We have heard for years that smoking is hazardous to your health, but this is the first study that shows it may also determine the sex of your baby. The study in the Lancet says researchers followed more than 11,000 couples from the time of conception. The lowest ratio of boys was found in couples where both mother and father were heavy smokers, which the study describes as more than 20 cigarettes a day. The chance of having a boy was also reduced among couples where just the dad was a heavy smoker, and mom didn't smoke at all. Researchers hypothesize that sperm cells carrying the Y-chromosome, which is responsible for baby boys, are more sensitive to unfavorable changes caused by smoking.
Researchers say their findings support the thinking that chronic exposure to toxins like cigarette smoke have contributed to decrease in the number of boys born over the past few decades. They say the male chromosome and reproductive system are especially sensitive to such environmental toxins.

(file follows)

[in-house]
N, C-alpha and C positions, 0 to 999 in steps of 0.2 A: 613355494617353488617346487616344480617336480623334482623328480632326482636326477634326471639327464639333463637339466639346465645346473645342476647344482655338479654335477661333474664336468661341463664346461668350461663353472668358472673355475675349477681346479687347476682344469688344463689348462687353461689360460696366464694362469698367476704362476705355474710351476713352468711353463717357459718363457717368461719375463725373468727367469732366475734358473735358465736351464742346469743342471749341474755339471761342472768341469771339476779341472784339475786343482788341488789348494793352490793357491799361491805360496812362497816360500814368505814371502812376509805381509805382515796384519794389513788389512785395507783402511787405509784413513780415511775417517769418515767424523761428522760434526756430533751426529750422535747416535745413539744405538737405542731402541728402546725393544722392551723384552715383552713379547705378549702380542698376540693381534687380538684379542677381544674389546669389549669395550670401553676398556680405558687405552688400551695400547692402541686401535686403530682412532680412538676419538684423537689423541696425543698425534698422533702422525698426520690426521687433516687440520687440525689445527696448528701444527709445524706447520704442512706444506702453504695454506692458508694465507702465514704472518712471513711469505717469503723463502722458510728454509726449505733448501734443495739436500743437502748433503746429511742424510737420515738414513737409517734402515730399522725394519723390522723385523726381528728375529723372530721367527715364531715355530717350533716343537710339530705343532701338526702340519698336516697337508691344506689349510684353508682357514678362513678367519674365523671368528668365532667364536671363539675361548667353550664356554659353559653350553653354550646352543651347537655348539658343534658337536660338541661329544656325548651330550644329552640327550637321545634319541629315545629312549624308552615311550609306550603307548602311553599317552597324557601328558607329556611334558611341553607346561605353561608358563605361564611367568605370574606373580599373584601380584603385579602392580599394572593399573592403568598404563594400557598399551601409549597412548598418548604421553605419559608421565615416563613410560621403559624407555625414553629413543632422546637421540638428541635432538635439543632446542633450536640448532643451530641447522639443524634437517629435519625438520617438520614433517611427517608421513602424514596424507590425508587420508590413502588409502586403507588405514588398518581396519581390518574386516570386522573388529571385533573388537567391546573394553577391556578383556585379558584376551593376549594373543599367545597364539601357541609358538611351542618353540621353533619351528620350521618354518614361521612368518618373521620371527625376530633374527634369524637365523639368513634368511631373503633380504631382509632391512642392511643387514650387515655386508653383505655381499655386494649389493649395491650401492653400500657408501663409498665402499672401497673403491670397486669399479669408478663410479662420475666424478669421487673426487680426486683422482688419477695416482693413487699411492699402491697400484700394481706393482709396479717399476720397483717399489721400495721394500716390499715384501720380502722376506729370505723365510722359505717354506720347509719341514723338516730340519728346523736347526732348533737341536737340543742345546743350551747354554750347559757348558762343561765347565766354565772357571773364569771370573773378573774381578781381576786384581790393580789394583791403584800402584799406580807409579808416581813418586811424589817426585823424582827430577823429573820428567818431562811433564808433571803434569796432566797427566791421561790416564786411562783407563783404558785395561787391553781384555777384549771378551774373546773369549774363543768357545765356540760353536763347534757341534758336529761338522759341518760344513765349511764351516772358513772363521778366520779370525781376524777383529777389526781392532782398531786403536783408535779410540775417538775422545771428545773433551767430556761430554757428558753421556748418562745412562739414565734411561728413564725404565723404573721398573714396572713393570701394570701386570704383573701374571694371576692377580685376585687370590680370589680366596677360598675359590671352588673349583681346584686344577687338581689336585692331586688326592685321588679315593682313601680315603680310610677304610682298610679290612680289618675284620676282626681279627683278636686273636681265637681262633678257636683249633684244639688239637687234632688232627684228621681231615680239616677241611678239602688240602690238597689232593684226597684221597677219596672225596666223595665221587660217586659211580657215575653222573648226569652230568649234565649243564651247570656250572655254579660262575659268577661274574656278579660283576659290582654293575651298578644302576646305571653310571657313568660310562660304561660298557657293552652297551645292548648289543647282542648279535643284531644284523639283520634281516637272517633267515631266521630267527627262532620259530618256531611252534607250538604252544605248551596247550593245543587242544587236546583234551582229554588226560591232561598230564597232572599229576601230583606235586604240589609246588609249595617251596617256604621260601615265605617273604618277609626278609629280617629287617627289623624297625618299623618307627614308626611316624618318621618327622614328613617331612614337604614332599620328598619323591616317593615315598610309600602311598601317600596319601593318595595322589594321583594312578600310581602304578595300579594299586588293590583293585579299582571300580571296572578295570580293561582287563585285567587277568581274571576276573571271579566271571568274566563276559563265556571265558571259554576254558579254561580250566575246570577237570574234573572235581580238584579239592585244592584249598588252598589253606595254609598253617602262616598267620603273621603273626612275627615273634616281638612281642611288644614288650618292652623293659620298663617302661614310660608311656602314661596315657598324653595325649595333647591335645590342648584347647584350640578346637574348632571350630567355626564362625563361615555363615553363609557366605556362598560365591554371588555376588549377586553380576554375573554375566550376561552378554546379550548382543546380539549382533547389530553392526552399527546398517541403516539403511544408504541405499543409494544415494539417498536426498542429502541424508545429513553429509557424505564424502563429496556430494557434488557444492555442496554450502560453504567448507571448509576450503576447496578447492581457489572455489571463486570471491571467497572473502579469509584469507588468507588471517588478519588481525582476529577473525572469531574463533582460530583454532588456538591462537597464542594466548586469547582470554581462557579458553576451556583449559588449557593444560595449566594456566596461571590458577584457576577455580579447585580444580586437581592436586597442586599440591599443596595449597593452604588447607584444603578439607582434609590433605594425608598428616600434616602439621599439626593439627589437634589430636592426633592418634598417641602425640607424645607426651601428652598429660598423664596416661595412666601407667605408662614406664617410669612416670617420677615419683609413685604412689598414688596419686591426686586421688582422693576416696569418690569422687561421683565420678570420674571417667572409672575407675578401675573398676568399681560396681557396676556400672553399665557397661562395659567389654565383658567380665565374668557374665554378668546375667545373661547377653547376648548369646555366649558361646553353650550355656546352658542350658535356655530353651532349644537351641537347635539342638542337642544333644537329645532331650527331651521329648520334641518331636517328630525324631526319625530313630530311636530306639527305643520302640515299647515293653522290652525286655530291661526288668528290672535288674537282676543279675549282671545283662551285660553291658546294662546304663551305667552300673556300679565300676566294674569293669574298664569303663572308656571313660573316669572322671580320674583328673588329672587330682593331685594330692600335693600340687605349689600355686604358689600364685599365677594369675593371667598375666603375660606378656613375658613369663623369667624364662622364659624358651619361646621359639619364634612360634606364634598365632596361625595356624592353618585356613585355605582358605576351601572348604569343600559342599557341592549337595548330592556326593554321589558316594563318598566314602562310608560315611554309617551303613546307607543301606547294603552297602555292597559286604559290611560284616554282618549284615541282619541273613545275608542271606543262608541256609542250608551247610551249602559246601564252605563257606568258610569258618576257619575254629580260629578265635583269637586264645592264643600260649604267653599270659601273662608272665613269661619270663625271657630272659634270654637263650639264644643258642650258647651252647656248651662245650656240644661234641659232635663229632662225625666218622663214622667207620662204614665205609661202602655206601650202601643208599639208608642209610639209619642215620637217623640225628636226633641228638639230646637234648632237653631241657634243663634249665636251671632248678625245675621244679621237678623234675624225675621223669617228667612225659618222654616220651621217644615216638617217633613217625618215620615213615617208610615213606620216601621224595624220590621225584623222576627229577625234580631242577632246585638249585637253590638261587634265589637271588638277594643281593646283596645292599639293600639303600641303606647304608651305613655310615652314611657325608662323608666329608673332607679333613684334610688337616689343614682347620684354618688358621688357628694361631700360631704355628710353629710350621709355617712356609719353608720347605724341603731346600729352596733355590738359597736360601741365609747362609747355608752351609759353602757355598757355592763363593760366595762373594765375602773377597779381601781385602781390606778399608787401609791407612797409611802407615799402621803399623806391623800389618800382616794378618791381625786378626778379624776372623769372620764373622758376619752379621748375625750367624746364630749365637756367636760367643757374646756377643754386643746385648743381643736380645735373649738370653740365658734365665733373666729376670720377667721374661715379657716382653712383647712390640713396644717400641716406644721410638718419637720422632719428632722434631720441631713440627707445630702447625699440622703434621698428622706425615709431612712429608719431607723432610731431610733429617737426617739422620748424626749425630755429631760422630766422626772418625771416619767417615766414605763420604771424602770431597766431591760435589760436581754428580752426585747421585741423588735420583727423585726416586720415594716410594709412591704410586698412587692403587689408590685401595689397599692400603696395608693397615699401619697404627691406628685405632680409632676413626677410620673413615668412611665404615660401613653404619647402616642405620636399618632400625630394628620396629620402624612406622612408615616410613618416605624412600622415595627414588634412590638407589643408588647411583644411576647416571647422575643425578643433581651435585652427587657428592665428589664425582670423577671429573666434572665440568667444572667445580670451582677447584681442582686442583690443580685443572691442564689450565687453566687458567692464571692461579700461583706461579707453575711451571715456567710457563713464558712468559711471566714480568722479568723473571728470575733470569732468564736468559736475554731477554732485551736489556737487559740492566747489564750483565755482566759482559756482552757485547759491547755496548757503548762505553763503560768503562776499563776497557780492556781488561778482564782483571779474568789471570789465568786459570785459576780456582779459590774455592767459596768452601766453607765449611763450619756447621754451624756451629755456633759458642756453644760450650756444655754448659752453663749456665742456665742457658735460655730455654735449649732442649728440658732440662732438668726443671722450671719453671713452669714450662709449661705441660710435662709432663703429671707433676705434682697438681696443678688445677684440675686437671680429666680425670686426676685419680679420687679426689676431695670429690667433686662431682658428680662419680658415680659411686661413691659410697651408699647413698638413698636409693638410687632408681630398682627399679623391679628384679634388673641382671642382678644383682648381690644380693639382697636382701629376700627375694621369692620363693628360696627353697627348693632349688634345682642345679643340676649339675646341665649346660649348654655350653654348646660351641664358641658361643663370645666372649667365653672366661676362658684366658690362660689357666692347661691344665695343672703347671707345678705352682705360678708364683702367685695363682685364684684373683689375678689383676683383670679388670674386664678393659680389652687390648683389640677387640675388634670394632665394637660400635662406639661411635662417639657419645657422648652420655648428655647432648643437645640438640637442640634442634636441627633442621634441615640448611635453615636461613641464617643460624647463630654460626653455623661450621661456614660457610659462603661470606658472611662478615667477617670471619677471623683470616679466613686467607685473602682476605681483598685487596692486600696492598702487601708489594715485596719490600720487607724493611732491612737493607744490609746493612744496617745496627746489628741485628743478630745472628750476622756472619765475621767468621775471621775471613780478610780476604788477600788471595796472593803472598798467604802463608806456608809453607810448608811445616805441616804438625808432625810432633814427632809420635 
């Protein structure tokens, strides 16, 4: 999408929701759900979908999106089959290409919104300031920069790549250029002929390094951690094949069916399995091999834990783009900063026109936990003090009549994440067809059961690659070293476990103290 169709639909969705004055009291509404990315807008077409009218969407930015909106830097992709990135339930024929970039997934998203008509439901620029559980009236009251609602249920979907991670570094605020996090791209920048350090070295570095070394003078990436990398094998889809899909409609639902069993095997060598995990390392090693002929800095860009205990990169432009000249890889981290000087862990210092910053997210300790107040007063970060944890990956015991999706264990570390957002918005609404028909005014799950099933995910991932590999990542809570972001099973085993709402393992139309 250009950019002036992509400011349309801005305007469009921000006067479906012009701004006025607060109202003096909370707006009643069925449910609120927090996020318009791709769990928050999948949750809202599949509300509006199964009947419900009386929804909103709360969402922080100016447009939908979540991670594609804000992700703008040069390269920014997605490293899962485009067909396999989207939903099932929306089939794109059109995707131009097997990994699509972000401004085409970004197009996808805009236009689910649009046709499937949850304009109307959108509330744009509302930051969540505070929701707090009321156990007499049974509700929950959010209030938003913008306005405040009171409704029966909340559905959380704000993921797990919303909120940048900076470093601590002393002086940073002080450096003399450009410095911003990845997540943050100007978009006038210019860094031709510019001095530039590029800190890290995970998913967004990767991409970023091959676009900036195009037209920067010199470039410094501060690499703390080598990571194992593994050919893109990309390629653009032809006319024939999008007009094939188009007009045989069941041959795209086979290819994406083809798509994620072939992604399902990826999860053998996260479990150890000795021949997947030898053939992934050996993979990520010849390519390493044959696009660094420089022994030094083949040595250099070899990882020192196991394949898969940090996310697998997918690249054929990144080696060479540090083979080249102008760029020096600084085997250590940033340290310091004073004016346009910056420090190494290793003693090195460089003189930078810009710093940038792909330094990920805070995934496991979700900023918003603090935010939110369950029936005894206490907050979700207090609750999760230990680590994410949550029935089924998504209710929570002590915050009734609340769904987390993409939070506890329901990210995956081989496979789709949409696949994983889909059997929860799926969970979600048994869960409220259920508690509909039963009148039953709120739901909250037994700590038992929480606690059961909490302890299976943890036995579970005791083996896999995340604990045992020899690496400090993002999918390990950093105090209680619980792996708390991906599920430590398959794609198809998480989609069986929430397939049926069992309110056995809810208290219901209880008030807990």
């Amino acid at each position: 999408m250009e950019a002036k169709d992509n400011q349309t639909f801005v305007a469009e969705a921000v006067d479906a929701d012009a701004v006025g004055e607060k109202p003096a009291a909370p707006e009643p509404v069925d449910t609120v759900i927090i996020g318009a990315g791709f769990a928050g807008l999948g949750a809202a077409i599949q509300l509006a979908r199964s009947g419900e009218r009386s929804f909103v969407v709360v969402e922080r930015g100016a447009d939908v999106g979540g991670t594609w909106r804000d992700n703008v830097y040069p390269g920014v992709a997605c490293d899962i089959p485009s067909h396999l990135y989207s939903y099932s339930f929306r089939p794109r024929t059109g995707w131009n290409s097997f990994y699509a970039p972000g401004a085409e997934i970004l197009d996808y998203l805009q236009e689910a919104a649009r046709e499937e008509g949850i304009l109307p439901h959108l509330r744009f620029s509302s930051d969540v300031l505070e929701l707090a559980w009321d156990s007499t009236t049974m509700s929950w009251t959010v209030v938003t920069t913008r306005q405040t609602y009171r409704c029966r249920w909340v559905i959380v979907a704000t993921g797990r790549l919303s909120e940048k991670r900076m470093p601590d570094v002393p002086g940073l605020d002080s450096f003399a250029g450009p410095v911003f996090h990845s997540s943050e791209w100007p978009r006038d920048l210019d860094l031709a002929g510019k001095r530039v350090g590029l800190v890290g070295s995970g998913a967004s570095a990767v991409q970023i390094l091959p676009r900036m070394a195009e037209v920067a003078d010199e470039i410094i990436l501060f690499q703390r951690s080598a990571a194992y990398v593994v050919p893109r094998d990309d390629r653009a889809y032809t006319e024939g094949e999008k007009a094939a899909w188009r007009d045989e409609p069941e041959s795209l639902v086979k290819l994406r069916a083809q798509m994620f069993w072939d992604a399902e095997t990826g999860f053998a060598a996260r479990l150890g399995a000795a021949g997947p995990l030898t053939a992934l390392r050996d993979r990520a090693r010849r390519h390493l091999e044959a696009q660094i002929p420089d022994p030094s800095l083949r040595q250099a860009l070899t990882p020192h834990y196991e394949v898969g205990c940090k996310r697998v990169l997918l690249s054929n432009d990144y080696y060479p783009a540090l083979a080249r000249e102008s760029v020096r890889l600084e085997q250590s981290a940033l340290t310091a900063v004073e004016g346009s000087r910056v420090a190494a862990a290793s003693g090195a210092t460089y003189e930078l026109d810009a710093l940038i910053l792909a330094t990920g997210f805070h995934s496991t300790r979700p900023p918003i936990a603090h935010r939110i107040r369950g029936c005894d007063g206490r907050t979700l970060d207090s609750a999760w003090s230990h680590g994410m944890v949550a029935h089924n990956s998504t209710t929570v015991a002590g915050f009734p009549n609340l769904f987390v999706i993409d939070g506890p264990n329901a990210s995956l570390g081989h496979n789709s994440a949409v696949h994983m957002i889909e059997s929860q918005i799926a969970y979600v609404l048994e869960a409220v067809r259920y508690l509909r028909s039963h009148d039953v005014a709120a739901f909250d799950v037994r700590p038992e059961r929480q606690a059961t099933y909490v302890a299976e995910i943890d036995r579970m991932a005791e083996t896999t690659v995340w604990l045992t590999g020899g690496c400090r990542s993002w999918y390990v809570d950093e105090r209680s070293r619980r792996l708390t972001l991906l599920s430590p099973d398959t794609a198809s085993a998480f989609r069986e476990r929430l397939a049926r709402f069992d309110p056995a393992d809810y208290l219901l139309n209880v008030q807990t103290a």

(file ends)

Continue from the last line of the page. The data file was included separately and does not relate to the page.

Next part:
Researchers say they recorded a couple's smoking habits for the three months prior to conception. The study is published in the journal Lancet and was conducted by researchers in Denmark and Japan. Dr. Claus Yding Anderson, at the Laboratory of Reproductive Biology at the University Hospital of Copenhagen, Denmark, teamed up with Dr. Misao Fukuda at the Fukuda Ladies Clinic in Hyogo, Japan.
Anne Grete Byskov, one of the Danish investigators who worked with Dr. Anderson, comments: "Our working hypothesis is that the sperm cells carrying the Y-chromosome, which are responsible for male children, and, are more sensitive to unfavorable changes caused by smoking than sperm cells with an X-chromosome. Such affected Y-sperm cells might be less prone to fertilize and/or produce less viable embryos.
Smoking may cause a stress effect on the sperm cell itself since the sex ratio also declined when the mother smoked but not the father." This quote comes by e-mail, but was not published in the Lancet report.